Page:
When is your mesh good enough?

A good mesh is possibly the most important component of a successful CFD simulation. But how do you know when your mesh is good enough? From your basic CFD course/training you remember terms like orthogonal angle, expansion factor and aspect ratio, and most meshing programs and CFD solvers displays these parameters as “mesh quality”. This is useful, but not sufficient to determine if your mesh is good.


Good mesh quality, bad mesh


The reason is as follows. A mesh is a spatial discretization of your domain. Depending on your solver, discretization of governing equations and so on, you will have errors that depend on (Δ𝑥)𝑛, with n= 1 or 2 as typical values. We see that the size of the elements is of absolute importance. The above-mentioned parameters do not include the size of the mesh elements, just the shape!

It is therefore clear that we need an additional measure of mesh quality. What we will use is a term called convergence. This is probably a known term for most, and the idea is to check whether your solution has converged to the exact numerical value (who knows how it compares with the real world though). The figure on the left below shows some error plotted with the number of elements in a mesh. This should be familiar. More advanced users may recognize the figure to the right as well, where the same values are plotted in a log-log plot. The right figure shows the convergence rate. It is a measure of how quickly your solution converges. It is still difficult to quantify the error, more than a visual examination.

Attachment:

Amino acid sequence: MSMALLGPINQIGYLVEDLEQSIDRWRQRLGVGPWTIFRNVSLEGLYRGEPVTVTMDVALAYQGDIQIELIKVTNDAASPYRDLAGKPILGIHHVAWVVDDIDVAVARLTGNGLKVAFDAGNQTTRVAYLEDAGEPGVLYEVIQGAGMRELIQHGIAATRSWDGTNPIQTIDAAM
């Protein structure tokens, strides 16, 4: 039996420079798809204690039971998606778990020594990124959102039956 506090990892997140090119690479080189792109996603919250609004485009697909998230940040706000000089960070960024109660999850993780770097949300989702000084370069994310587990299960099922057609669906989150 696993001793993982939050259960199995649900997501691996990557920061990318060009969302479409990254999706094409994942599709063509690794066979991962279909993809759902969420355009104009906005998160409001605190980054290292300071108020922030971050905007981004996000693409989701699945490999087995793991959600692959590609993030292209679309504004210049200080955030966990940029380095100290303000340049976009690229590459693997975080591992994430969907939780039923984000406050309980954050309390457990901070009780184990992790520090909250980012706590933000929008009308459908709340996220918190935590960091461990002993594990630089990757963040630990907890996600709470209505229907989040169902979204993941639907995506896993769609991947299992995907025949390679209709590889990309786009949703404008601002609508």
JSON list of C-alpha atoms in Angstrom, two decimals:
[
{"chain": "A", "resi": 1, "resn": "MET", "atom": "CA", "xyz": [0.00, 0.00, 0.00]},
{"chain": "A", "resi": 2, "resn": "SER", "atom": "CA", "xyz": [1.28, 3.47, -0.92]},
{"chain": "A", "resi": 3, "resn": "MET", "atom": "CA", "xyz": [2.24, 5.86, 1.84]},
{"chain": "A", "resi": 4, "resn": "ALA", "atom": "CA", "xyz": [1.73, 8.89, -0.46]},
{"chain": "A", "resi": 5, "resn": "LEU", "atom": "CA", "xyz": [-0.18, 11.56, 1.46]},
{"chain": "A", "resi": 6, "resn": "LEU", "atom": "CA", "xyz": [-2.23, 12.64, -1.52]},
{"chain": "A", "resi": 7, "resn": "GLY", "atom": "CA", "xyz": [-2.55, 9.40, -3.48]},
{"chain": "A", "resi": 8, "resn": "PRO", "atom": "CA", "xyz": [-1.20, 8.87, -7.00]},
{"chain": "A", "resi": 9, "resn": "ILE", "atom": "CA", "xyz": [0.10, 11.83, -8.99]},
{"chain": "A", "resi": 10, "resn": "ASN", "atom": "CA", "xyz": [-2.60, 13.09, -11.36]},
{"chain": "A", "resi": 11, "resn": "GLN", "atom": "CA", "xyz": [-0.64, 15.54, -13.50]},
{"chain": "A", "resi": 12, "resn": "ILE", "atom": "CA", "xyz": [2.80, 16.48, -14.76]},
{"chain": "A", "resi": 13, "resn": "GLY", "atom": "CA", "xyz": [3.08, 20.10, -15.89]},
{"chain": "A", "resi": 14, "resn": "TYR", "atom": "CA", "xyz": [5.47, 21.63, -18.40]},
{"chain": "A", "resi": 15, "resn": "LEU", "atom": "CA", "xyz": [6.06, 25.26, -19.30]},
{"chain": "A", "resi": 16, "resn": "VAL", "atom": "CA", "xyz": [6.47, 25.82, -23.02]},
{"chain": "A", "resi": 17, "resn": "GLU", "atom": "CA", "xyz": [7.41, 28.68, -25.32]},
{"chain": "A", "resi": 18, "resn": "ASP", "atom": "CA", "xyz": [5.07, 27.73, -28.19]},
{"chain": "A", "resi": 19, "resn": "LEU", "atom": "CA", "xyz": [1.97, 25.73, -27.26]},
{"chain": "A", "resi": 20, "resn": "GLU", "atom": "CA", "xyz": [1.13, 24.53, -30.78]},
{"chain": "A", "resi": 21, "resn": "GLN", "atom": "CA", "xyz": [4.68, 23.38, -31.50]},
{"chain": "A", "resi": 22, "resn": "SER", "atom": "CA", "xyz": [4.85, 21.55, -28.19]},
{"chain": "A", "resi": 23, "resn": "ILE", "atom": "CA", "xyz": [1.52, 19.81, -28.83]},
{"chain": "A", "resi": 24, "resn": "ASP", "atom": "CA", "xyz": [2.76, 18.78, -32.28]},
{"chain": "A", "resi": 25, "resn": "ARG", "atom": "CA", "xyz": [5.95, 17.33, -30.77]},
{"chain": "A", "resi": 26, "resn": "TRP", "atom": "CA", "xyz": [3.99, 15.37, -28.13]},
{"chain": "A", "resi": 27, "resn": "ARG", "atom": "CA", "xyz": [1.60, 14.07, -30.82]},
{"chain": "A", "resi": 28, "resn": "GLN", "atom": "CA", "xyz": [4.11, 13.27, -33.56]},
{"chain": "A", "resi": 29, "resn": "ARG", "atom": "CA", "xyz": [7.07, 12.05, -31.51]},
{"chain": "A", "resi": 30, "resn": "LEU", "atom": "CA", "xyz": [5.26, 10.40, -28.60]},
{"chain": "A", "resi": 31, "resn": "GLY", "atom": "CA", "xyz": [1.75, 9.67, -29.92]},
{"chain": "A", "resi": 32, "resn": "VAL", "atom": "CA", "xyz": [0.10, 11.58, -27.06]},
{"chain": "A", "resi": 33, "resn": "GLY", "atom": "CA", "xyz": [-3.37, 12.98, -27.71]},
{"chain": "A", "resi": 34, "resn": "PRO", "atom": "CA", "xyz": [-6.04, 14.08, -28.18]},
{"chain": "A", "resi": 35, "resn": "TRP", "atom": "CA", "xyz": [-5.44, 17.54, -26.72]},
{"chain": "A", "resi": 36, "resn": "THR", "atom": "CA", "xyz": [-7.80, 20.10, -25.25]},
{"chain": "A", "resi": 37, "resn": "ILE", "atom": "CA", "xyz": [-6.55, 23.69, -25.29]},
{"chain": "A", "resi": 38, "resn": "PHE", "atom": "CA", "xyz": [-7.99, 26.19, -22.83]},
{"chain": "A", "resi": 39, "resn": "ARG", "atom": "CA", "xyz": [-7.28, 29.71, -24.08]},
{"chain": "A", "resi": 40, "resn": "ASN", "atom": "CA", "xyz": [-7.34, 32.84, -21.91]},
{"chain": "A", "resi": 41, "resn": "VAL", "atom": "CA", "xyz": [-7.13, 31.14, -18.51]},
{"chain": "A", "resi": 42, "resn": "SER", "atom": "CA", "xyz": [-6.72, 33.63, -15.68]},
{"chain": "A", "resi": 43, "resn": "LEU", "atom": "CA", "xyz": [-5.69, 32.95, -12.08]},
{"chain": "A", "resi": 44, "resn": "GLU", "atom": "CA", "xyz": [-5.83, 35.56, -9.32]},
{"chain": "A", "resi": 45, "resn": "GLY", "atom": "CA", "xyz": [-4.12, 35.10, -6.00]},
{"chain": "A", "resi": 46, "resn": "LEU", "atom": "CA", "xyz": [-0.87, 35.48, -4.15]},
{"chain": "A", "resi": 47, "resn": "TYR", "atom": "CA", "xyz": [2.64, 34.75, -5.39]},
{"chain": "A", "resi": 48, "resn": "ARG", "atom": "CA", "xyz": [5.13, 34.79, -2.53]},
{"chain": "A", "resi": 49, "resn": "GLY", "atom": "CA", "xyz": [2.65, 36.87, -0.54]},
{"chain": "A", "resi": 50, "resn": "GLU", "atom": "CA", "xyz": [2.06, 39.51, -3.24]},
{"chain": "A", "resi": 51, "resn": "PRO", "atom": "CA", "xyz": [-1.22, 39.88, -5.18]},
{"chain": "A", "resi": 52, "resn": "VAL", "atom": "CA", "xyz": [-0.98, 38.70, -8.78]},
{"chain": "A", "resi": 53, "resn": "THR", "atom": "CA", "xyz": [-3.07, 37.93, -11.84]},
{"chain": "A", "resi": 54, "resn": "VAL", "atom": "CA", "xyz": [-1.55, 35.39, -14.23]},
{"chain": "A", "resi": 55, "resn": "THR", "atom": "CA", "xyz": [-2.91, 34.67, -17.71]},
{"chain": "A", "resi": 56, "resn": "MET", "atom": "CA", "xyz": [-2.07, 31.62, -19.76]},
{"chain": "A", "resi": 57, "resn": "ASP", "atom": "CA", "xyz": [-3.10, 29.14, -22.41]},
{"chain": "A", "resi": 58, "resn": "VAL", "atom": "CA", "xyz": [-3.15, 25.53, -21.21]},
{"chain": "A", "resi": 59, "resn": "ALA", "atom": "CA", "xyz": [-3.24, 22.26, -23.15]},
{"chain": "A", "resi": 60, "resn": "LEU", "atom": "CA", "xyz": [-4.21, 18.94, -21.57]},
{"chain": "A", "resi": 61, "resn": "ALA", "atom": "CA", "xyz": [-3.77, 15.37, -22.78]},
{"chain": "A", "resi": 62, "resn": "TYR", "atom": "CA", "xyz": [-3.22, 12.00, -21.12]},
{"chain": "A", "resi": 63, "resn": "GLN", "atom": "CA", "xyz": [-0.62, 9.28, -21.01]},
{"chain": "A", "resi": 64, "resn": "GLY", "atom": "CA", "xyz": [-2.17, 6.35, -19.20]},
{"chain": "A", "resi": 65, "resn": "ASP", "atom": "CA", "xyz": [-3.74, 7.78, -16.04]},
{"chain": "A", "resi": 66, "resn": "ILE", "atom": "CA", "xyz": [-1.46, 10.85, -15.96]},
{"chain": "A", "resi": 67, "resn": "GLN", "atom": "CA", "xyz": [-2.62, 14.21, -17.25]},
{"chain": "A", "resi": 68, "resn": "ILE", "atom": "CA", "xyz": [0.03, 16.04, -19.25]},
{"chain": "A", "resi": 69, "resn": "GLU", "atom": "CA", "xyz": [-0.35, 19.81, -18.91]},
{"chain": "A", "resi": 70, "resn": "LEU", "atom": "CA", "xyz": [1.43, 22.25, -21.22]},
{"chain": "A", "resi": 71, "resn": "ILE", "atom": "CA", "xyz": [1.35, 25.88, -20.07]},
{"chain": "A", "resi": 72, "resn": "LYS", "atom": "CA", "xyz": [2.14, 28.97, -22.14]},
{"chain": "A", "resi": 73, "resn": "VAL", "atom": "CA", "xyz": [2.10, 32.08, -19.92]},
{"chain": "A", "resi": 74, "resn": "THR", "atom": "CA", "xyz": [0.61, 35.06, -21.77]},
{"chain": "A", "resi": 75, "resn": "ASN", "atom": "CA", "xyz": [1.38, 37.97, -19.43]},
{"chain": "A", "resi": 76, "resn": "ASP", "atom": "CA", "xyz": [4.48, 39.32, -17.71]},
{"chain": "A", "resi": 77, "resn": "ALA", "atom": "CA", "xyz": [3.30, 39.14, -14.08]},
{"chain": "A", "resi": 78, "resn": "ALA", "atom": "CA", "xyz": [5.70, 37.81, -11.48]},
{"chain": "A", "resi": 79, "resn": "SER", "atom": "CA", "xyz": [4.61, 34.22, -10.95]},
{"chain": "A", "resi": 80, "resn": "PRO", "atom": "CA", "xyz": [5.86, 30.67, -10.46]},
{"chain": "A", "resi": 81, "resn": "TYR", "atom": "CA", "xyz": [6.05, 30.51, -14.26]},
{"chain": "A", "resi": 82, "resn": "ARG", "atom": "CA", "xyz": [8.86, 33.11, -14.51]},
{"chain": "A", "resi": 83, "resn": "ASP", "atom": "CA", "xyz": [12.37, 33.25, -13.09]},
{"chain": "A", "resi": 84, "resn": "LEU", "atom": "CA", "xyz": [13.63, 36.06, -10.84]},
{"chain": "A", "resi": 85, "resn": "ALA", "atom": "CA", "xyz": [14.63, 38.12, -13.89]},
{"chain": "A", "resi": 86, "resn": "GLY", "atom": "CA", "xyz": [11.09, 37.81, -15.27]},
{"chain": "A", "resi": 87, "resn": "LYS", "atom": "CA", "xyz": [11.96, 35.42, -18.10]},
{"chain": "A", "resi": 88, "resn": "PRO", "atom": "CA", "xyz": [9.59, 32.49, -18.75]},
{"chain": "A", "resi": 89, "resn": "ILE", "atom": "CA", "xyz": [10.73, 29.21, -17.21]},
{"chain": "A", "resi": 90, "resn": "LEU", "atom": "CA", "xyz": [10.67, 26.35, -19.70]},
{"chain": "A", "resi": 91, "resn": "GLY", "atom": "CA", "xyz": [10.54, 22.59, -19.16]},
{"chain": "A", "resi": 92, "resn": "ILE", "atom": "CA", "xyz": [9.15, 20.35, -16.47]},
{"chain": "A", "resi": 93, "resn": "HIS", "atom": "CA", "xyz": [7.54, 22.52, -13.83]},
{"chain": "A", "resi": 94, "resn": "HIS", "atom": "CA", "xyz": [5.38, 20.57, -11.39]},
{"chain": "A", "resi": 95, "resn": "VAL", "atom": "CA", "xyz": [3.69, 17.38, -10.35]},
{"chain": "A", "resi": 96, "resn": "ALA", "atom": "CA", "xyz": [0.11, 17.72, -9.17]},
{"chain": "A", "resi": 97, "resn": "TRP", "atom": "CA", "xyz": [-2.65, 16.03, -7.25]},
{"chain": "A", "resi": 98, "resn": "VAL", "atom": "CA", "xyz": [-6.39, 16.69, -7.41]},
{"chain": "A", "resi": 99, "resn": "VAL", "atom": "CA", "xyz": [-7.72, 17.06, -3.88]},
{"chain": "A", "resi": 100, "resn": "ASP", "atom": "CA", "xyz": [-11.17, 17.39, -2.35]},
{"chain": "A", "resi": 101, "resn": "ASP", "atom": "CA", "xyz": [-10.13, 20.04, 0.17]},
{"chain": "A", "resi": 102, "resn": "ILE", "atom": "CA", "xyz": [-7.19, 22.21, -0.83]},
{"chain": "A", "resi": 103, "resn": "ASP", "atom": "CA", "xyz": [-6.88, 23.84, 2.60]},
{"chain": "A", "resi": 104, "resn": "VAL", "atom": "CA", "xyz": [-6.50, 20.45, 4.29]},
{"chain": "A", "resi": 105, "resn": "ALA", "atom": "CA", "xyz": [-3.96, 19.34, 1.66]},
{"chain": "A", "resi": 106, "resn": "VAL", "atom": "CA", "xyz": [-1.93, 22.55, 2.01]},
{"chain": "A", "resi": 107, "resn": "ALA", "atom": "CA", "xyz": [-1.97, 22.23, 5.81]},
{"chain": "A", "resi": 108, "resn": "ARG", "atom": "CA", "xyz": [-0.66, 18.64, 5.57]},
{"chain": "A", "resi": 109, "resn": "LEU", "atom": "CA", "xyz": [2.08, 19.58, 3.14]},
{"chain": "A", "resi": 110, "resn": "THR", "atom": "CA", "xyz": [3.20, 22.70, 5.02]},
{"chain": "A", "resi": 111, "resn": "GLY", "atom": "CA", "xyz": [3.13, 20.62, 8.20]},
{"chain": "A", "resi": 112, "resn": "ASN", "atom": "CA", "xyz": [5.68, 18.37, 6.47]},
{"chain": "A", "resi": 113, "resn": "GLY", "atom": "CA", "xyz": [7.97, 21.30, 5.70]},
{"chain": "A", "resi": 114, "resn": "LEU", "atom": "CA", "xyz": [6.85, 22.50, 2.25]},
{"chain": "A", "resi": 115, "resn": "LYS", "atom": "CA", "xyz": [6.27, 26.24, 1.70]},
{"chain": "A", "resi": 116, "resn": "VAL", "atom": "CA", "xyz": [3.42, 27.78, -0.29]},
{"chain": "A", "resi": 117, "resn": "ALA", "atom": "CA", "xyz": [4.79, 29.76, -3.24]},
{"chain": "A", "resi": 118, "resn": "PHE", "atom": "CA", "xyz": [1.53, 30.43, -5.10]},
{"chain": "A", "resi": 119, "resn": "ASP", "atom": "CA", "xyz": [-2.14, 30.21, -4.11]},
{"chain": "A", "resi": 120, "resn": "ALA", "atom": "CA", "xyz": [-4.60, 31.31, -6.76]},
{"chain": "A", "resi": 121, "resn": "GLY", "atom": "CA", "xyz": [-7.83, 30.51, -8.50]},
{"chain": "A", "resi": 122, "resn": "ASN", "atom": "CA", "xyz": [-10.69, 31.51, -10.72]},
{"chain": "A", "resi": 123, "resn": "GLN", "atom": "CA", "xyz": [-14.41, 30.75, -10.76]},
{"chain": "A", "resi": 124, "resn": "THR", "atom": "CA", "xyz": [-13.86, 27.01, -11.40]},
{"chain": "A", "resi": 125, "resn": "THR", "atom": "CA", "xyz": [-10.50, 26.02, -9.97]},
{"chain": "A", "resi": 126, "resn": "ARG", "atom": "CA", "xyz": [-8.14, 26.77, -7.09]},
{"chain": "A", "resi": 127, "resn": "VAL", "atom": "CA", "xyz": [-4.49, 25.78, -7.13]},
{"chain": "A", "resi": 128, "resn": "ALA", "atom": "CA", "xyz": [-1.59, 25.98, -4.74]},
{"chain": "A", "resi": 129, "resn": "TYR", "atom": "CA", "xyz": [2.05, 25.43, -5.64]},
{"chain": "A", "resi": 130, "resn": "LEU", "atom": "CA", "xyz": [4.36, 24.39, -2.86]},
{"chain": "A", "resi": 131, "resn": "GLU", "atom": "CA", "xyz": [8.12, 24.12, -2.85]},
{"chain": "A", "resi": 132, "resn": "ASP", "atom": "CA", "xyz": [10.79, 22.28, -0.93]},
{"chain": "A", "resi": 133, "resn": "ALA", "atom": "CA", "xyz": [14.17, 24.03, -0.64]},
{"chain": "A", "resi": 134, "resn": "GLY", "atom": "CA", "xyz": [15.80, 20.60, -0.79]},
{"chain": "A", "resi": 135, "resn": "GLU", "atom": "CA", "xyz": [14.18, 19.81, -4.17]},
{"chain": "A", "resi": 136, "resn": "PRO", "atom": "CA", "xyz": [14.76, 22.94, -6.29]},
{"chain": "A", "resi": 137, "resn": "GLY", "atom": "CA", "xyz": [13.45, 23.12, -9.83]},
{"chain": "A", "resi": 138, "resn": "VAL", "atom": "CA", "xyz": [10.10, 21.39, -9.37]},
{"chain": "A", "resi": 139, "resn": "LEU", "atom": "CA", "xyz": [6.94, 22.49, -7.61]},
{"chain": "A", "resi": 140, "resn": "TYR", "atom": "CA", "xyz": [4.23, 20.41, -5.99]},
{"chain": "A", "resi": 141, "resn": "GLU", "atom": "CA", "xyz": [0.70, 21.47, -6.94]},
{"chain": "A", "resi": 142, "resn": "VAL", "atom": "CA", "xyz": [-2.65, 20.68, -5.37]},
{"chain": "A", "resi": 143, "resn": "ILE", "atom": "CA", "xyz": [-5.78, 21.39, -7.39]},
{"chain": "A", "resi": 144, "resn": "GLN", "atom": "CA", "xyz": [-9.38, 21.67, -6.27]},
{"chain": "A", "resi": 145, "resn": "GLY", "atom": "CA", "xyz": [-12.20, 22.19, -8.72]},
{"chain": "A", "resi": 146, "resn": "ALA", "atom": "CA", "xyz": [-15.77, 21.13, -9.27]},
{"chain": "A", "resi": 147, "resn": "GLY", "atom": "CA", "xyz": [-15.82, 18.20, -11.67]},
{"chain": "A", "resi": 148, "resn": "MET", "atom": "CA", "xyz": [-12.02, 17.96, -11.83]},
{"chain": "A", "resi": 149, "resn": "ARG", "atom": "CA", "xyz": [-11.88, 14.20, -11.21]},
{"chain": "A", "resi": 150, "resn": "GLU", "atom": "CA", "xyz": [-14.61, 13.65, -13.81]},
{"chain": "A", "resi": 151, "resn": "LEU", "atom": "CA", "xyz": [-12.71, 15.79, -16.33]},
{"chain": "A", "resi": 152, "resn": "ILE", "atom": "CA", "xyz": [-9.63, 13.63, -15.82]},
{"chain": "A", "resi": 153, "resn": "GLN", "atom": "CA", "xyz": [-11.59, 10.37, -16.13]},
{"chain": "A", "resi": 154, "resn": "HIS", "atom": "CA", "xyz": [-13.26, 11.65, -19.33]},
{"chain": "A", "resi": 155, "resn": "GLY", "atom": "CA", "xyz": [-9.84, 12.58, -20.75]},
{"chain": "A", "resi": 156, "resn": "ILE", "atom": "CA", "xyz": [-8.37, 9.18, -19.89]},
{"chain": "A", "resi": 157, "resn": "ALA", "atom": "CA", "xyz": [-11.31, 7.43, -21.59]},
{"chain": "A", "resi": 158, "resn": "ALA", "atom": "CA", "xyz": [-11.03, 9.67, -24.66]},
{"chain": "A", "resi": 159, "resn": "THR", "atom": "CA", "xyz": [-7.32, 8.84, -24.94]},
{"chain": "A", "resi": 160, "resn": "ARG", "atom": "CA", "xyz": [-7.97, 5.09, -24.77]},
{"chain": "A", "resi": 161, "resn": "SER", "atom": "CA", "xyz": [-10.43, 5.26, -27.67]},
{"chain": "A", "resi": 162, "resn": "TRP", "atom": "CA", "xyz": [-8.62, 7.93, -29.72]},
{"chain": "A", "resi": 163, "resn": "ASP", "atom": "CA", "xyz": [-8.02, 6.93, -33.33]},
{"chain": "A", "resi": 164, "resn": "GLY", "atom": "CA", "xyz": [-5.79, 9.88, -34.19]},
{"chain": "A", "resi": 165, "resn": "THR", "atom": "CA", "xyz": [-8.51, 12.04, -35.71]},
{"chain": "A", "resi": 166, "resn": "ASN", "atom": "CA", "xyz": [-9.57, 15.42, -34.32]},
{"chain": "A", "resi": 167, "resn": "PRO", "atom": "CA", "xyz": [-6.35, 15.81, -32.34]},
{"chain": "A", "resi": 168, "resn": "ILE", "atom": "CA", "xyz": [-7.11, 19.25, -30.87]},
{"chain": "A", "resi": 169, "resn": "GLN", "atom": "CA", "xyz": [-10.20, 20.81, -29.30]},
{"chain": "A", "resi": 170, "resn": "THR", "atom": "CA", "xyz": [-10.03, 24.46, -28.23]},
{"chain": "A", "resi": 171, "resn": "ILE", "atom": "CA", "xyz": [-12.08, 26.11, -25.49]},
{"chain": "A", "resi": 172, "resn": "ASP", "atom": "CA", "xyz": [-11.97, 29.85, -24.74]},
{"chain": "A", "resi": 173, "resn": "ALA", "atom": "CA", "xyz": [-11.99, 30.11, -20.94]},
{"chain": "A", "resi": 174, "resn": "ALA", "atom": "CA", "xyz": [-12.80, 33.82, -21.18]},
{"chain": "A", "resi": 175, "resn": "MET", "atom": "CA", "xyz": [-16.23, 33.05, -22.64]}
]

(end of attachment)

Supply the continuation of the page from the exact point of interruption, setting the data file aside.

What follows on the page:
Introducing the “Grid Convergence Index” (GCI). It is an industry-approved way of measuring the discretization error of your mesh. The details involve a bit of math, but the idea comes from the figures above; an extrapolation to the assumed converged value.

The method is remarkably simple:
• Choose a parameter defining your simulation (forces, velocities, frequencies etc.)
• Extract parameter at 3 different mesh densities
• Let the GCI do the rest

The result is a percentage value of how large your mesh error is. The detailed procedure can be found in [1].

Top tip: Use 5 minutes and create a GCI- calculator in excel. This way, checking for mesh convergence will be the easiest part of your future simulations.

[1] I. Celik, “Procedure for Estimation and Reporting of Uncertainty Due to Discretization in CFD Applications,” J. Fluids Eng., vol. 130, no. 7, pp. 078001-078001-4, Jul. 2008.

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